Last week I introduced you to Biomimicry and the work of Jamine Benyus. As you probably noticed, the link that I gave you last week, to her keynote speech, didn’t connect properly. So, here it is again, working this time— Janine Benyus Keynote Speach at Living Future 2009. This is a masterful presentation. Take a second to see what she is saying, to witness her superb, even poetic delivery.
The whole point of the Biomimcry Institute is to wake us up to our divorce from nature, to tune us in to the multitude of amazing solutions that nature supplies through her living creatures—the animals, plant and microbes of the biosphere—to solve life’s nagging problems.
None of our problems are in need of immediate resolutions more than our rapidly diminishing supply of clean water. National Geographic devotes its April 2010 issue to water, entitling it: Water- Our Thirsty World. Here are some highlights:
We live on a planet covered by water, but more than 97% is salty, and nearly 2% is locked up in snow and ice. That leaves less than 1% to grow our crops, cool our power plants, and supply drinking and bathing water for households. Some facts:
Through our collective mishandling of the earth’s natural resources we’ve raised the Earth’s average temperature by 1.3 degrees F, resulting in changing weather patterns—floods, droughts, hurricanes, rising sea levels, bursting levees. Water is the visible face of climate.
Ecologist Garrett Hardin gets to the heart of the matter in a paper he wrote in 1968 called The Tragedy of the Commons. It addresses the problems that can be solved only by “a change in human values or ideas of morality” in situations where rational pursuit of individual self-interest leads to collective ruin.
We are the problem. Today, people working through powerful transnational corporations, seeking their own self interests, have trampled the commons worldwide and have lead us to the state that we are in— the pollution of rivers and lakes, the warming of our oceans, the depletion of water and ecological disaster’s that we all are facing. But all of us, including our transnationals can be the solution. We just need a change of heart.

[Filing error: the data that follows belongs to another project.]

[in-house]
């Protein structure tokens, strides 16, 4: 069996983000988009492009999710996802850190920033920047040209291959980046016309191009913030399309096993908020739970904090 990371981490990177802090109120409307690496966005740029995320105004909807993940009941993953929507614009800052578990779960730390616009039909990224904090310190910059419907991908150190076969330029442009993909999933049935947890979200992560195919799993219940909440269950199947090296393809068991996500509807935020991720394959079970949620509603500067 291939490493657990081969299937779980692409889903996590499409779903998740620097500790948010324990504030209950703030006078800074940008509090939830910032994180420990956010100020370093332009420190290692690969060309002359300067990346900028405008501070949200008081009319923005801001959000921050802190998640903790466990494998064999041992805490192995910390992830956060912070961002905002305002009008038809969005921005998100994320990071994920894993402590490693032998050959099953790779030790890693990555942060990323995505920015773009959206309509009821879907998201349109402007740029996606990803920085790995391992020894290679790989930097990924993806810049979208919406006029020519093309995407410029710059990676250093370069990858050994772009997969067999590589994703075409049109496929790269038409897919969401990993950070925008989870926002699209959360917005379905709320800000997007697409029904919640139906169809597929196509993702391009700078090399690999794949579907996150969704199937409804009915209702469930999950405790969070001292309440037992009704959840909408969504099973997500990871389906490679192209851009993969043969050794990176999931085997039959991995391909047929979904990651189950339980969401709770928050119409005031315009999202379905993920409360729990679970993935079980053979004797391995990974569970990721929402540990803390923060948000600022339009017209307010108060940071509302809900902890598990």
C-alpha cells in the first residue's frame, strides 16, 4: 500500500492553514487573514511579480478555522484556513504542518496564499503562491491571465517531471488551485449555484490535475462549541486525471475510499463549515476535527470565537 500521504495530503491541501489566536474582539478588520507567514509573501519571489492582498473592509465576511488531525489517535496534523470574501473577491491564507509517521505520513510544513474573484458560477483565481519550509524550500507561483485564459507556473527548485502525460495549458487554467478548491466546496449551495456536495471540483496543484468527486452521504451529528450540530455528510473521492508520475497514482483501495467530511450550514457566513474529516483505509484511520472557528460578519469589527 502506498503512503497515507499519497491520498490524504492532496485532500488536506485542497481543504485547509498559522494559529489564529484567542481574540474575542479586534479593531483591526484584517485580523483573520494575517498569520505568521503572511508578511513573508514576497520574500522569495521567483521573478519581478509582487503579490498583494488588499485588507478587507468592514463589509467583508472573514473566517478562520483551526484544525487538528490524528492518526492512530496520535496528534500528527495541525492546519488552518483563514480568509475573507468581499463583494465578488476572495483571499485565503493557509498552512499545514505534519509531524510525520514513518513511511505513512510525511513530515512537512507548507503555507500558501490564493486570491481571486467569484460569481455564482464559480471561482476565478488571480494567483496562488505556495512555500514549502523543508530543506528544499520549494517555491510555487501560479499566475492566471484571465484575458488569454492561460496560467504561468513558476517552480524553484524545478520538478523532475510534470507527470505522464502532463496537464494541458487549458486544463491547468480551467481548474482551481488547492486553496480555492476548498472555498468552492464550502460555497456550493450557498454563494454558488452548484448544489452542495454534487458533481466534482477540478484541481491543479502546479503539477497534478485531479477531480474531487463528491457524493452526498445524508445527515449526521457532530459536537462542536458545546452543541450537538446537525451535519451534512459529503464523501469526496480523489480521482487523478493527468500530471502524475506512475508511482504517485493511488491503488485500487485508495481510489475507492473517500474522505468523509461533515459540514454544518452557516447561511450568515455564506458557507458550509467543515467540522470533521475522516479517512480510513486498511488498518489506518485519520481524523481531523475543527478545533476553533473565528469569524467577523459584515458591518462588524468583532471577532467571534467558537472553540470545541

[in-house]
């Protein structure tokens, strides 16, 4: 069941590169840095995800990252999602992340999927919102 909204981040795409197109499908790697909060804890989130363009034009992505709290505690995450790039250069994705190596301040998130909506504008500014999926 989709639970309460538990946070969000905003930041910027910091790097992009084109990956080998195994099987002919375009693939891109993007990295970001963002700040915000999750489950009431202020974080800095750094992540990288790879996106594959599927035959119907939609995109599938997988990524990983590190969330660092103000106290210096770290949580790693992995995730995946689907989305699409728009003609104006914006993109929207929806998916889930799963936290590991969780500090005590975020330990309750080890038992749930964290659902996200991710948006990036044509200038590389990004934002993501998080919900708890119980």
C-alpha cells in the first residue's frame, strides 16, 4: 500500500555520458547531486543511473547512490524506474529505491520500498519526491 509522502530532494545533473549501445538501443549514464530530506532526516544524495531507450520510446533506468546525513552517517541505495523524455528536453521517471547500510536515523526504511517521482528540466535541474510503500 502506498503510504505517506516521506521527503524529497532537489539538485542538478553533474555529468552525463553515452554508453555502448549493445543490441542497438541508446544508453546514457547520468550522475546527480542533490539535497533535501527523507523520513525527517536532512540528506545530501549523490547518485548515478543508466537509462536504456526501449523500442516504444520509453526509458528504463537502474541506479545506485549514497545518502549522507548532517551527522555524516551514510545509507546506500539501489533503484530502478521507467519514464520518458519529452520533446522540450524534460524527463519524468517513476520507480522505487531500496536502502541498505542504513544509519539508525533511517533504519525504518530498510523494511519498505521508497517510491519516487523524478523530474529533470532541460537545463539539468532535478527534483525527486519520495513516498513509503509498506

Water is the ultimate commons and Ecuador is leading the way in the paradigm shift that must occur.
Water is the gold standard of biological currency, and the good news is that we can conserve it in countless ways. This brings us back to the work of Janine Benyus and the biomimicry solution. It is simply a matter of asking the right question and looking to nature for the solution.
I went to Benyus’s website Ask Nature.org, asking the question— How would nature conserve water? This inquiry netted me 2237 examples of possible solutions from nature and companies who’ve utilize some of those solutions. See Green Facts below for one of those solutions.
The best to you all. Happy Spring!!!
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The Last Quiz Answer: The Thorny Devil, a tiny highly specialized lizard from the central Australian desert which lives entirely on ants has each scale enlarged and drawn out to a point in the centre. Few birds could relish such a thorny mouthful and to that extent, they must be a very effective defense, but the shape of the scales also serves another and most unusual function. Each is scored with very thin grooves radiating from the central peak. During cold nights, dew condenses on them and is drawn by capillary action along the grooves and eventually down to the tiny creature’s mouth…The Thorny Devil (Moloch horridus) can gather all the water it needs directly from rain, standing water, or from soil moisture, against gravity without using energy or a pumping device…Passive collection and distribution systems of naturally distilled water could help provide clean water supplies to the 1 billion people estimated to lack this vital resource, reduce the energy consumption required in collecting and transporting water by pump action (e.g., to the tops of buildings), and provide a variety of other inexpensive technological solutions such as managing heat through evaporative cooling systems, protecting structures from fire through on-demand water barriers.(AskNature.org)